The following is a guest contribution. Reuters is not responsible for the content and the views expressed are the authors’ alone. Paul Knitter is the Paul Tillich Professor of Theology, World Religions and Culture at Union Theological Seminary in New York.Matthew Weiner is Program Director at the Interfaith Center of New York.
By Paul Knitter and Matthew Weiner
In 1893, the Chicago Parliament of World Religions was convened to gather the world’s faiths together for the first time. The organizers had a subversive message they kept hidden from invited speakers from non-Christian traditions: Christianity is the one true faith. They assumed that if all the faiths had a chance to speak publicly to the world, it would be obvious that Christianity was superior. But things didn’t go as planned. As it turned out, the Hindu representative Swami Vivikananda from India stole the show, convincing everyone that Hinduism was as valid a way to worship and experience the divine as any other. The state of the world’s religions was changed forever and the interfaith era had its symbolic beginning.
Over 100 years later, things have certainly changed. The Parliament of World Religions is again under way here in Melbourne, with over 6,000 participants from 200 countries representing every major faith in the world. Now, it is assumed that every faith is valid. Here, His Holiness the Dalai Lama, who will speak on Wednesday, is by far the most popular speaker, followed by Aboriginal and Native American speakers and others. (Photos courtesy of Graeme Sharrock, NPPA)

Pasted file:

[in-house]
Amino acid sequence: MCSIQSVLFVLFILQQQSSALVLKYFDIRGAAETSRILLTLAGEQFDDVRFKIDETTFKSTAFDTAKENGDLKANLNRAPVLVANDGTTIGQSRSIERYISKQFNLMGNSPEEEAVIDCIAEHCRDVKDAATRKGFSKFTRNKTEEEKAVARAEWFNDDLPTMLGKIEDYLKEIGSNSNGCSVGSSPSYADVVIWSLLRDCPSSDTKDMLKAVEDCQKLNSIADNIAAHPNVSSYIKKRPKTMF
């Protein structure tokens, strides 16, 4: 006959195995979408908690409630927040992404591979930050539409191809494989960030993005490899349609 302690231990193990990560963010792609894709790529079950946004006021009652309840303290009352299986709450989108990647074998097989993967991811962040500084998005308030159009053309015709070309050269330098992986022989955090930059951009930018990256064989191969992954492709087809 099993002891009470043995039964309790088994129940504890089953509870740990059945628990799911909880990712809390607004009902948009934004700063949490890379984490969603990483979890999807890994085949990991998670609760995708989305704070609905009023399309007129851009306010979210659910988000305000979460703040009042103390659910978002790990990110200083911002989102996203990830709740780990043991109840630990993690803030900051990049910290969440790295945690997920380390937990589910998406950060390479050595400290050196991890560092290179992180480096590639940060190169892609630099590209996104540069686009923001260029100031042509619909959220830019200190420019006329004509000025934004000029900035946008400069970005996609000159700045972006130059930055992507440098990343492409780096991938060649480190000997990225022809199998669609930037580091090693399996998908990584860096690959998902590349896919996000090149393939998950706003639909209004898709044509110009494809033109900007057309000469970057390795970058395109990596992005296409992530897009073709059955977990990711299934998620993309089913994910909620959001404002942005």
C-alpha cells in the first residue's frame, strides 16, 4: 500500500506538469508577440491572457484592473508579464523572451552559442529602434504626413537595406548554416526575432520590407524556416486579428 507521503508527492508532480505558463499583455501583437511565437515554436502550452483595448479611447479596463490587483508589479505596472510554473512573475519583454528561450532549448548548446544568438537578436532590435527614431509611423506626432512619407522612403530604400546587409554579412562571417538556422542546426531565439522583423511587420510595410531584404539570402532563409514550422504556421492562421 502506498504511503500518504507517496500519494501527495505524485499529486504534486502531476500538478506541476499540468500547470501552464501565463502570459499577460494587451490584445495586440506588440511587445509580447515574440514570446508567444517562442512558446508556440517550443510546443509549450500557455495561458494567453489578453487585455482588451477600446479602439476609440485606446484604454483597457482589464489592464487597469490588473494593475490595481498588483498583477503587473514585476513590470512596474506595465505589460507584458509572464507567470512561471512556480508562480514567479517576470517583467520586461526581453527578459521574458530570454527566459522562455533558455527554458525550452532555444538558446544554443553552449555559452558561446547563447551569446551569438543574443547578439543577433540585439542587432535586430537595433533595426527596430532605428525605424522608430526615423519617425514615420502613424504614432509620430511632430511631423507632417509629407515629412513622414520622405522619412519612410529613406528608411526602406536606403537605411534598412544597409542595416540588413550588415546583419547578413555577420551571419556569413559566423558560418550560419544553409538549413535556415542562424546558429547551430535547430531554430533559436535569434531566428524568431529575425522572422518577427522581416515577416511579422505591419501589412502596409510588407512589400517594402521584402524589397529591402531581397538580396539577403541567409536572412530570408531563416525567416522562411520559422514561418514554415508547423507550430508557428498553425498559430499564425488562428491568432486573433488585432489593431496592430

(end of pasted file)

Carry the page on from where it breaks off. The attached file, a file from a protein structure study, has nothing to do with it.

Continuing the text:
The Parliament as an organization was revived in 1993 in Chicago, with the same name and the same ideal of representing all faiths, but with a different message — everyone is welcome to the table for open and honest conversations. The goal is different as well — to mobilize public opinion about the value of religious traditions and the critical importance of religions communicating with one another.
Even in the 16 years since the first new parliament, there have been real shifts in the public’s view of religion, in large part because of the work of this organization. In 1993, there was great media attention but little interest from secular constituancies. This parliament is co-hosted by the Melbourne city government. Representatives of UNICEF and other major UN agencies are here to present and learn about faiths. The Obama administration is sending a team from their Faith Based Initiatives office. All of this movement is taking place against the backdrop of 9/11. The significance of the different ways religion can be understood are not lost on anyone here.